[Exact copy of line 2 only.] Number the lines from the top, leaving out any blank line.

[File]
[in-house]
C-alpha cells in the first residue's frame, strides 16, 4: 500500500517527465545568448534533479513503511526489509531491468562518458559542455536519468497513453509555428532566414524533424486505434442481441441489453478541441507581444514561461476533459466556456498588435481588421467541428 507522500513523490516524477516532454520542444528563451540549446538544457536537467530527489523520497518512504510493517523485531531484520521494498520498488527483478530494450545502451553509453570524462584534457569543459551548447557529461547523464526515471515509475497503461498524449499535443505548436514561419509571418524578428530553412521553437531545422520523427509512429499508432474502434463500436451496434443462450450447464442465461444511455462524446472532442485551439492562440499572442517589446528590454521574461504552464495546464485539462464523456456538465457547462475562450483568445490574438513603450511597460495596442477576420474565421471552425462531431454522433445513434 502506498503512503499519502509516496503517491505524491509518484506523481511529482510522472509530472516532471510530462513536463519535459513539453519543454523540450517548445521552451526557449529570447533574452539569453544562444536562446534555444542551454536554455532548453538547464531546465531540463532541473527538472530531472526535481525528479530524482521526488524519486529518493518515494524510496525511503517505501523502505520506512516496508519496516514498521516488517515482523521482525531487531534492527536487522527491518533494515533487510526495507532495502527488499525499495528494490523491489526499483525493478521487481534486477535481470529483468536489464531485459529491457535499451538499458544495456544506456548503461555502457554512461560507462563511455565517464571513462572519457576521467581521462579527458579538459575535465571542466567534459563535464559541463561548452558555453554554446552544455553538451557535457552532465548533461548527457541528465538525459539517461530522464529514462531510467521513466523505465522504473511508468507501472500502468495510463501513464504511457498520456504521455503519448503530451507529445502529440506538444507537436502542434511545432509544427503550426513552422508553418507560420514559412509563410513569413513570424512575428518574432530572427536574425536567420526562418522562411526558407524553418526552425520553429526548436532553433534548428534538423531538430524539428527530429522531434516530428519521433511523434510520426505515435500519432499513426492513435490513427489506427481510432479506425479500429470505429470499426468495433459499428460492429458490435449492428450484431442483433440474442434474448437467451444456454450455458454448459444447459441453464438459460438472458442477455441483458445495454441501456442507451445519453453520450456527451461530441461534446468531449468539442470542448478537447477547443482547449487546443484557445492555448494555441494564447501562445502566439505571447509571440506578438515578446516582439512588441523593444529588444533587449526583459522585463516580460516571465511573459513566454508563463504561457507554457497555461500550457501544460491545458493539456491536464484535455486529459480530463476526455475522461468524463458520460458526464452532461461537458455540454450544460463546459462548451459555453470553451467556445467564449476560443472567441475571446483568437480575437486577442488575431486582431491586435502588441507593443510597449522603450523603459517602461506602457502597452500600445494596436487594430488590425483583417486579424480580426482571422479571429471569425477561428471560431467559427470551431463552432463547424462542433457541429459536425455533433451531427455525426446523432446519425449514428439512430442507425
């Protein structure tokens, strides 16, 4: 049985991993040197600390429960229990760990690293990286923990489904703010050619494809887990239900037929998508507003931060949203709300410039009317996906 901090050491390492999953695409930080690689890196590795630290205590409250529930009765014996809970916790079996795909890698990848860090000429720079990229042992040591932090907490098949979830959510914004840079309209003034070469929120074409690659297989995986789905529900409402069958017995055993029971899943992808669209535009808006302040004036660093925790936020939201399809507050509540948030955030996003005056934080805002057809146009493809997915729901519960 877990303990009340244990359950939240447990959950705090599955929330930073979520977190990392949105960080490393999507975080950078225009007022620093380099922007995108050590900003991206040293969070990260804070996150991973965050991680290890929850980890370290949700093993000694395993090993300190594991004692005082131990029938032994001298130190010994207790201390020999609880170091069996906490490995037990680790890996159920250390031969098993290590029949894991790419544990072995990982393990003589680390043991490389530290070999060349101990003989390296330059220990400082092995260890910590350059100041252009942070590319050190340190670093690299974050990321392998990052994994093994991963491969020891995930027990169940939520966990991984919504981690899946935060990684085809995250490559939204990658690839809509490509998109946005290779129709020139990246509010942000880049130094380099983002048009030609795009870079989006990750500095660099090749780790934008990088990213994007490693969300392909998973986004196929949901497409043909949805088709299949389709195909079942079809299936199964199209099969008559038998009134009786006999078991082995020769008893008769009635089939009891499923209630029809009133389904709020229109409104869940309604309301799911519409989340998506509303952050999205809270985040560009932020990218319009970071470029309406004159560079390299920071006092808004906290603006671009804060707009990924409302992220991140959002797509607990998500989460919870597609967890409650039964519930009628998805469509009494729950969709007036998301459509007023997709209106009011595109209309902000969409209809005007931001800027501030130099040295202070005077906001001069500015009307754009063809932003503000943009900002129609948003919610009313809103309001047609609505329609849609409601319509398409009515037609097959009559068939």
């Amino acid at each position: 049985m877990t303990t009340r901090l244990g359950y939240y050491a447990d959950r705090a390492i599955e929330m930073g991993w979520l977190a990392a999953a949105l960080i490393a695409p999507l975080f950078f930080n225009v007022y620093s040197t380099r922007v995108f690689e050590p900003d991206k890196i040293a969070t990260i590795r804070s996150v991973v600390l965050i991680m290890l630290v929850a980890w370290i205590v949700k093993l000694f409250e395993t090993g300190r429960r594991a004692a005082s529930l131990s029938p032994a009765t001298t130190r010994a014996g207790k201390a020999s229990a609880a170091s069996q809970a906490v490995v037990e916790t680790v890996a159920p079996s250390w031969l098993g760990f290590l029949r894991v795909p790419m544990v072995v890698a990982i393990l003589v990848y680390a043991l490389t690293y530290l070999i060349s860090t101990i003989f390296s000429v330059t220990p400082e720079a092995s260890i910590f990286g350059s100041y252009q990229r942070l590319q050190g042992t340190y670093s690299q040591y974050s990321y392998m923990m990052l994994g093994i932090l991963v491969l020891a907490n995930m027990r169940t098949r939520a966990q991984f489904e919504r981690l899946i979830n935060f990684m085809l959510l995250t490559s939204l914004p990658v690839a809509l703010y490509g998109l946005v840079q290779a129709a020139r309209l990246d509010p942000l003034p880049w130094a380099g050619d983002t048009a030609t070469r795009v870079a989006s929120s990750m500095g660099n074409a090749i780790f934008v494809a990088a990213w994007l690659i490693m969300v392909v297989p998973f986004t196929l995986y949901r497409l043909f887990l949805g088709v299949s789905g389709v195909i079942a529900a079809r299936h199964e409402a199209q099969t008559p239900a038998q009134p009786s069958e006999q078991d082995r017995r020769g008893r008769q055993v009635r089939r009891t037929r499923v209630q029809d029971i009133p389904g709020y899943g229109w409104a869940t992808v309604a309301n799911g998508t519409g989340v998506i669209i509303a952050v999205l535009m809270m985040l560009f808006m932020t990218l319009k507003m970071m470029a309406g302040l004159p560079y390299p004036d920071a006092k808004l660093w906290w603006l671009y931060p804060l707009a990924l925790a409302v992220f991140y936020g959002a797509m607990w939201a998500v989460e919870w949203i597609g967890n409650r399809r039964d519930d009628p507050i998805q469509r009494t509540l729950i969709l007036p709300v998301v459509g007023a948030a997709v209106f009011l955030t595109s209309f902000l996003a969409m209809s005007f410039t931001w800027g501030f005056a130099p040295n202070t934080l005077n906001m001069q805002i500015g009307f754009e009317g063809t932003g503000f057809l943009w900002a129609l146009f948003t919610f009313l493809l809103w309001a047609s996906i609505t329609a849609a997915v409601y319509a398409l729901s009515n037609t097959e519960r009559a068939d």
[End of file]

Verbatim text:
C-alpha cells in the first residue's frame, strides 16, 4: 500500500517527465545568448534533479513503511526489509531491468562518458559542455536519468497513453509555428532566414524533424486505434442481441441489453478541441507581444514561461476533459466556456498588435481588421467541428 507522500513523490516524477516532454520542444528563451540549446538544457536537467530527489523520497518512504510493517523485531531484520521494498520498488527483478530494450545502451553509453570524462584534457569543459551548447557529461547523464526515471515509475497503461498524449499535443505548436514561419509571418524578428530553412521553437531545422520523427509512429499508432474502434463500436451496434443462450450447464442465461444511455462524446472532442485551439492562440499572442517589446528590454521574461504552464495546464485539462464523456456538465457547462475562450483568445490574438513603450511597460495596442477576420474565421471552425462531431454522433445513434 502506498503512503499519502509516496503517491505524491509518484506523481511529482510522472509530472516532471510530462513536463519535459513539453519543454523540450517548445521552451526557449529570447533574452539569453544562444536562446534555444542551454536554455532548453538547464531546465531540463532541473527538472530531472526535481525528479530524482521526488524519486529518493518515494524510496525511503517505501523502505520506512516496508519496516514498521516488517515482523521482525531487531534492527536487522527491518533494515533487510526495507532495502527488499525499495528494490523491489526499483525493478521487481534486477535481470529483468536489464531485459529491457535499451538499458544495456544506456548503461555502457554512461560507462563511455565517464571513462572519457576521467581521462579527458579538459575535465571542466567534459563535464559541463561548452558555453554554446552544455553538451557535457552532465548533461548527457541528465538525459539517461530522464529514462531510467521513466523505465522504473511508468507501472500502468495510463501513464504511457498520456504521455503519448503530451507529445502529440506538444507537436502542434511545432509544427503550426513552422508553418507560420514559412509563410513569413513570424512575428518574432530572427536574425536567420526562418522562411526558407524553418526552425520553429526548436532553433534548428534538423531538430524539428527530429522531434516530428519521433511523434510520426505515435500519432499513426492513435490513427489506427481510432479506425479500429470505429470499426468495433459499428460492429458490435449492428450484431442483433440474442434474448437467451444456454450455458454448459444447459441453464438459460438472458442477455441483458445495454441501456442507451445519453453520450456527451461530441461534446468531449468539442470542448478537447477547443482547449487546443484557445492555448494555441494564447501562445502566439505571447509571440506578438515578446516582439512588441523593444529588444533587449526583459522585463516580460516571465511573459513566454508563463504561457507554457497555461500550457501544460491545458493539456491536464484535455486529459480530463476526455475522461468524463458520460458526464452532461461537458455540454450544460463546459462548451459555453470553451467556445467564449476560443472567441475571446483568437480575437486577442488575431486582431491586435502588441507593443510597449522603450523603459517602461506602457502597452500600445494596436487594430488590425483583417486579424480580426482571422479571429471569425477561428471560431467559427470551431463552432463547424462542433457541429459536425455533433451531427455525426446523432446519425449514428439512430442507425